September 20, 1845 – 275 Mile Tornado Track

On this date in 1845, a tornado traversed 275 miles from Lake Ontario to Lake Champlain – across the Adirondacks.

20 Nov 1845, Page 4 – The Vermont Union Whig at

Near my campsite by Lake Champlain where I spent last spring and early summer, looking across at the Adirondacks.

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18 Responses to September 20, 1845 – 275 Mile Tornado Track

  1. RAH says:

    Early in my driving career Schneider National sent me up to Plattsburg, NY to a paper mill to pick up a load of heavy paper rolls. It was February I believe but no matter it was the dead of winter. A load I will never forget. I arrived in darkness with temps around
    -20 F. The drop yard did not have adequate gravel and the landing gear of the heavily loaded trailer I was to hook to had sunk in mud about 4″ or more and were covered in hard frozen mud. I spent the better part of an hour with a 3 lb. hammer and my biggest screwdriver chipping away at the frozen mud that covered the feet/pads of the landing gear. If I had tried to back under that trailer without getting rid of that ice I was afraid that ice mud would tear off those feet.
    That night I slept in a rest area with my tractor idling and my trailer brakes released. Even back them I knew enough not to set trailer brakes for very long in those kind of conditions. That is something I have been sent out to deal with because new drivers with the company I’m at don’t learn that kind of thing and don’t have the mechanical aptitude to figure it out before they make that mistake.

    • Steve Case says:

      I haven’t seen -20°F in a long time. But then I haven’t seen temperatures over 95°F in while either. Climate in the United States east of the Rockies is definitely milder.

    • Gail Combs says:

      I can remember trying to ride my horse in -30F in Rochester NY area. I didn’t even bother to take his blanket off because it was too darn cold. Just hopped on ‘bareback’ and hoped my feet wouldn’t shatter when I tried to get off. He was stalled with no turnout and a thoroughbred in his prime so he HAD to be ridden every day or he was uncontrollable.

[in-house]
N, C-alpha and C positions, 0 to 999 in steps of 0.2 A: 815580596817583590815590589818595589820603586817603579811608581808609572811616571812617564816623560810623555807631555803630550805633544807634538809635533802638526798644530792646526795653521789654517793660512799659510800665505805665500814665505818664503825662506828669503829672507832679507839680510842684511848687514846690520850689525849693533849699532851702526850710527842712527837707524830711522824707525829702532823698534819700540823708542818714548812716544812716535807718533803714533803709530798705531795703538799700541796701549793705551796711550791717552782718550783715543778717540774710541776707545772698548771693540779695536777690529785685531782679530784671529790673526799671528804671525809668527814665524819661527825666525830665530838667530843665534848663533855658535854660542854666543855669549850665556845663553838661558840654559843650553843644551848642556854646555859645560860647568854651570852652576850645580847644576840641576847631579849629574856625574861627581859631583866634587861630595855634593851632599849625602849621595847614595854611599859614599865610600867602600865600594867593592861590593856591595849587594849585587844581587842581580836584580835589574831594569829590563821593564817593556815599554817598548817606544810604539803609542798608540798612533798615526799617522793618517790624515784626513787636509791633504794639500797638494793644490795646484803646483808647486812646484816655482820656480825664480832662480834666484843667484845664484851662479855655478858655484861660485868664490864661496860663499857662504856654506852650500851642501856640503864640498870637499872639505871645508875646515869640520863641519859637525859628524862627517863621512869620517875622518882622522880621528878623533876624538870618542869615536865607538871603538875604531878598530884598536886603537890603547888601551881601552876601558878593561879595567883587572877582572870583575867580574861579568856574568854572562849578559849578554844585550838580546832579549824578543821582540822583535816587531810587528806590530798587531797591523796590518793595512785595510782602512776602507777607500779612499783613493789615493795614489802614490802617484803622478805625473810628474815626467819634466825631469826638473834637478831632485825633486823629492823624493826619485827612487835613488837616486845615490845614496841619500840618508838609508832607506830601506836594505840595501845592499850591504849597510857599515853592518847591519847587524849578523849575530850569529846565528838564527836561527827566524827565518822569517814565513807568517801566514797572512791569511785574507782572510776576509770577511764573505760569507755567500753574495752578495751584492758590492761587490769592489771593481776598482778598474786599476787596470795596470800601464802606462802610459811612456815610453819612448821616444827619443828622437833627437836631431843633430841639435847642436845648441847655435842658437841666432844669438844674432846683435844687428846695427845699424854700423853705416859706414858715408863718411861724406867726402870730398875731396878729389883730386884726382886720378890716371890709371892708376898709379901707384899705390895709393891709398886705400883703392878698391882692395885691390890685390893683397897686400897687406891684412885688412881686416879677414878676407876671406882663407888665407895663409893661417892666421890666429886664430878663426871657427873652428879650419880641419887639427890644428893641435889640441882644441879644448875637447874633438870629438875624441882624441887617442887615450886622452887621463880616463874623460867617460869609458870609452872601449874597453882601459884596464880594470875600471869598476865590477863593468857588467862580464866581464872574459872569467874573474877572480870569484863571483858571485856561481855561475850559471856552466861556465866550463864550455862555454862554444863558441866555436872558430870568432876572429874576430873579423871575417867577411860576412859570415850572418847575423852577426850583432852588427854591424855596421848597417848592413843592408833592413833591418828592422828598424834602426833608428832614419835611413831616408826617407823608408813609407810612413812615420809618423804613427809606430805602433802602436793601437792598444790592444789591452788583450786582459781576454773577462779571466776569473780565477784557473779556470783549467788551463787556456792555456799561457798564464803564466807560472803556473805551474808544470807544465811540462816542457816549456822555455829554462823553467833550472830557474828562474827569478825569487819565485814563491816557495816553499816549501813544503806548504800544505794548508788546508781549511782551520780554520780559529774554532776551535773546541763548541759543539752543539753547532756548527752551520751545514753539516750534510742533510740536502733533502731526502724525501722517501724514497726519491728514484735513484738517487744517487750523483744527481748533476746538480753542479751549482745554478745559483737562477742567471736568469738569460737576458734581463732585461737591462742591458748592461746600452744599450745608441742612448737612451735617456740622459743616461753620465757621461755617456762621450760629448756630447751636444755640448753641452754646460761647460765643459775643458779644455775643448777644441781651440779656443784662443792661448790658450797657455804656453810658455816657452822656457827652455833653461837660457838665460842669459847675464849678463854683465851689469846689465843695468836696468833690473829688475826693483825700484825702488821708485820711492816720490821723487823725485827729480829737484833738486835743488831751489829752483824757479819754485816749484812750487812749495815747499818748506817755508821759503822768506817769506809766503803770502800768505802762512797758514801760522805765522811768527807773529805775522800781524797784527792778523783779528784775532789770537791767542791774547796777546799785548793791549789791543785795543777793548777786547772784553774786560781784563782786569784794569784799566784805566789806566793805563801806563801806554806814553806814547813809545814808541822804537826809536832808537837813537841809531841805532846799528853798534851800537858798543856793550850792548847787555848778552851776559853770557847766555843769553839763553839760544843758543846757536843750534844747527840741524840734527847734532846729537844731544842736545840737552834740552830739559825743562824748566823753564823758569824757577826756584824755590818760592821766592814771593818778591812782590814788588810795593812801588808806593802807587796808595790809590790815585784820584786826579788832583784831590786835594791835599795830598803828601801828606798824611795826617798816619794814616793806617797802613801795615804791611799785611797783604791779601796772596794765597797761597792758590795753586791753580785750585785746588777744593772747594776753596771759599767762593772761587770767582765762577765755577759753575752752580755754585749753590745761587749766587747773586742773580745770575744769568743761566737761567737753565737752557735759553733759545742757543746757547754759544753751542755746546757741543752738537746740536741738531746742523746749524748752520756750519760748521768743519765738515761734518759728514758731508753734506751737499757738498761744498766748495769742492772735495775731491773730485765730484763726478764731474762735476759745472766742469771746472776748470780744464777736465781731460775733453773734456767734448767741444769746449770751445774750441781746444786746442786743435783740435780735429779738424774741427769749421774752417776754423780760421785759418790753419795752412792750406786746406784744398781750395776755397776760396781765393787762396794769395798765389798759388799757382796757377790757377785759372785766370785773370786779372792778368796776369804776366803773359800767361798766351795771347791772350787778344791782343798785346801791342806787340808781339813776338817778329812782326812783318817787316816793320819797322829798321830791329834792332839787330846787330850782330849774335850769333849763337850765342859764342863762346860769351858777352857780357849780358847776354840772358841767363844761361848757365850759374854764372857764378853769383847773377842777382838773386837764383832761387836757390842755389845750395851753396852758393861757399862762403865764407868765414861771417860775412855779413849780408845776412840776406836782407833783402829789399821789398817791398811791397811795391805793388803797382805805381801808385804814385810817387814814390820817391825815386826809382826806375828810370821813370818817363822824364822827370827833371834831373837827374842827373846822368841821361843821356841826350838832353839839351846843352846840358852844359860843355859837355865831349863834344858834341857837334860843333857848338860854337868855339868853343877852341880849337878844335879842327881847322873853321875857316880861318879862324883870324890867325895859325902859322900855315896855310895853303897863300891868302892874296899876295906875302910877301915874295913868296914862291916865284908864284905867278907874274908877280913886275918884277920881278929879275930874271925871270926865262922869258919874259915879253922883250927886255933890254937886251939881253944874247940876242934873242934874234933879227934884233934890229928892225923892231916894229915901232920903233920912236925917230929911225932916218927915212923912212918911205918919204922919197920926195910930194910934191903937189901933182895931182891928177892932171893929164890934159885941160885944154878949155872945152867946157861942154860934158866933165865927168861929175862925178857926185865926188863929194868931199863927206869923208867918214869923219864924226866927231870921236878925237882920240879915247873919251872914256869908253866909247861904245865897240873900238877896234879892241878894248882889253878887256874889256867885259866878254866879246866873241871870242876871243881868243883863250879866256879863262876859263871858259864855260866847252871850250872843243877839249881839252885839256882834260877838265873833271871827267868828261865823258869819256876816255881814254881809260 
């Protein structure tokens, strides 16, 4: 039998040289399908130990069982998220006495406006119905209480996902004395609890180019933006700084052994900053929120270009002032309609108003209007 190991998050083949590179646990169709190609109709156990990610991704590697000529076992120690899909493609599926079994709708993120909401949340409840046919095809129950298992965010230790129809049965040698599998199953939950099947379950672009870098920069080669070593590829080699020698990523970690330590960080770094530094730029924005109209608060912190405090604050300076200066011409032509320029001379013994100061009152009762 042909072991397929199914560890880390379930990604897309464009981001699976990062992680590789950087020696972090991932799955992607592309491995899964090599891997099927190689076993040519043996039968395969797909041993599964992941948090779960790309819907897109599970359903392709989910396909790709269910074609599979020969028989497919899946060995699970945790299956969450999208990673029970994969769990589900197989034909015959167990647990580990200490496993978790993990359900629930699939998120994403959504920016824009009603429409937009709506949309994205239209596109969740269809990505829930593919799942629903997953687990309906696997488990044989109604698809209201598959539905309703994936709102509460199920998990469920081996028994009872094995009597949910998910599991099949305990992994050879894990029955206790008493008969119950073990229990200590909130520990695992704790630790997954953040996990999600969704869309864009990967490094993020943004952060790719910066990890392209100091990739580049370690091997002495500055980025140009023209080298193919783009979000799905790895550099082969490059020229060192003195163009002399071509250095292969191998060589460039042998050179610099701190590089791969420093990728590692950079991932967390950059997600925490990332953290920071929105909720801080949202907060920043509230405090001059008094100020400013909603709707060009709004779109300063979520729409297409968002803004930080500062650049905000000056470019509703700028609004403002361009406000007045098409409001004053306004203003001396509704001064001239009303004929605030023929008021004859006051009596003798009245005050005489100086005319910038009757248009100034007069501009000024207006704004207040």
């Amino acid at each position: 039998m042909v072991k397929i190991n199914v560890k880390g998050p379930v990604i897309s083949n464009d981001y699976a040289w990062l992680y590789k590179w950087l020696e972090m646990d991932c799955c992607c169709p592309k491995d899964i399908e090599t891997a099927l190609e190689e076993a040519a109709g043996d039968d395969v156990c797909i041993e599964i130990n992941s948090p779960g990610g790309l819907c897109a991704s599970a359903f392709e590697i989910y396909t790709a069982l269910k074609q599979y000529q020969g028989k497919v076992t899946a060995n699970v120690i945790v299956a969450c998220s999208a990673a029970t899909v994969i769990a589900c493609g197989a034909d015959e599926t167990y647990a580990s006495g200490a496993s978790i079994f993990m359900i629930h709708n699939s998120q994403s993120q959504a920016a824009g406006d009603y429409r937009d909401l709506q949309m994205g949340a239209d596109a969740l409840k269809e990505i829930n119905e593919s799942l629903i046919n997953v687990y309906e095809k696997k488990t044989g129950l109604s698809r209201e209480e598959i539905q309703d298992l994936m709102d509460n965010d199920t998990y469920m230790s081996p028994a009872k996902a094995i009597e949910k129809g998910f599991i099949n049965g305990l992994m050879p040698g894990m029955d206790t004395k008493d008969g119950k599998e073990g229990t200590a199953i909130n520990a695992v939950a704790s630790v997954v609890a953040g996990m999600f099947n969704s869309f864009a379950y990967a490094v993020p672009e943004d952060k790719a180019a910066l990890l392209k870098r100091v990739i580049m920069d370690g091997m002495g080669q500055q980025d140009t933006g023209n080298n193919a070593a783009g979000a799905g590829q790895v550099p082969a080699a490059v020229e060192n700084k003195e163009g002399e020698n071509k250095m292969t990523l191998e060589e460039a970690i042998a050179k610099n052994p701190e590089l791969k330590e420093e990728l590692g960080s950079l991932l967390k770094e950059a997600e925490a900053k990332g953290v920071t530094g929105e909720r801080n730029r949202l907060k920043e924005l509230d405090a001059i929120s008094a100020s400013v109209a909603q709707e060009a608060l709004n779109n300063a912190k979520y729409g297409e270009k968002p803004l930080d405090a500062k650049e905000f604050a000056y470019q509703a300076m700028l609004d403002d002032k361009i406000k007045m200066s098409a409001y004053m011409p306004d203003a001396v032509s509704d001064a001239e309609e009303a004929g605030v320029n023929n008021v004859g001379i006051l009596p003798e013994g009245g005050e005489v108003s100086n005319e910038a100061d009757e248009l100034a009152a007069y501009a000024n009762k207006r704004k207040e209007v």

About ten years later when in New Hampshire we saw it get down to -37F. I got my little VW diesel started by parking next to my apartment and dropping a couple cords out the window. One to plug in the block header and one to trickle charge the battery. The next morning I poured the 5 gallons of diesel I had sitting in my nice warm bathroom into the tank and she started right up. I then spent the next 1/2 hour jump starting my neighbor’s gas cars and collecting the winning on my bet I could get my VW started. 😄

      • Colorado Wellington says:

        So, that’s how you do it, eh? Chemistry, physics, common sense and getting ready? Who has time to do these things anymore?

        “Son, no matter how far you travel, or how smart you get, always remember this: Someday, somewhere, a guy is going to come to you and show you a nice brand-new deck of cards on which the seal is never broken, and this guy is going to offer to bet you that the jack of spades will jump out of this deck and squirt cider in your ear. But, son, do not bet him, for as sure as you do you are going to get an ear full of cider.”

        “Daddy! I got cider in my ear”.

    • Gail Combs says:

      I would expect you have seen quite a few tornadoes living in Indiana. I know I sure did!

      Interesting that this tornado actually ran through the mountains for that distance, although my closest encounter with a tornado was one that ran through the mountains in Alabama (1973?). It took out the trailer park on the other side of the ridge we were walking while looking for caves. A lightening bolt struck between another caver and I and knocked us both off our feet. You have never seen two people get off a mountain so fast! (I actually beat him back to the truck by several yards.)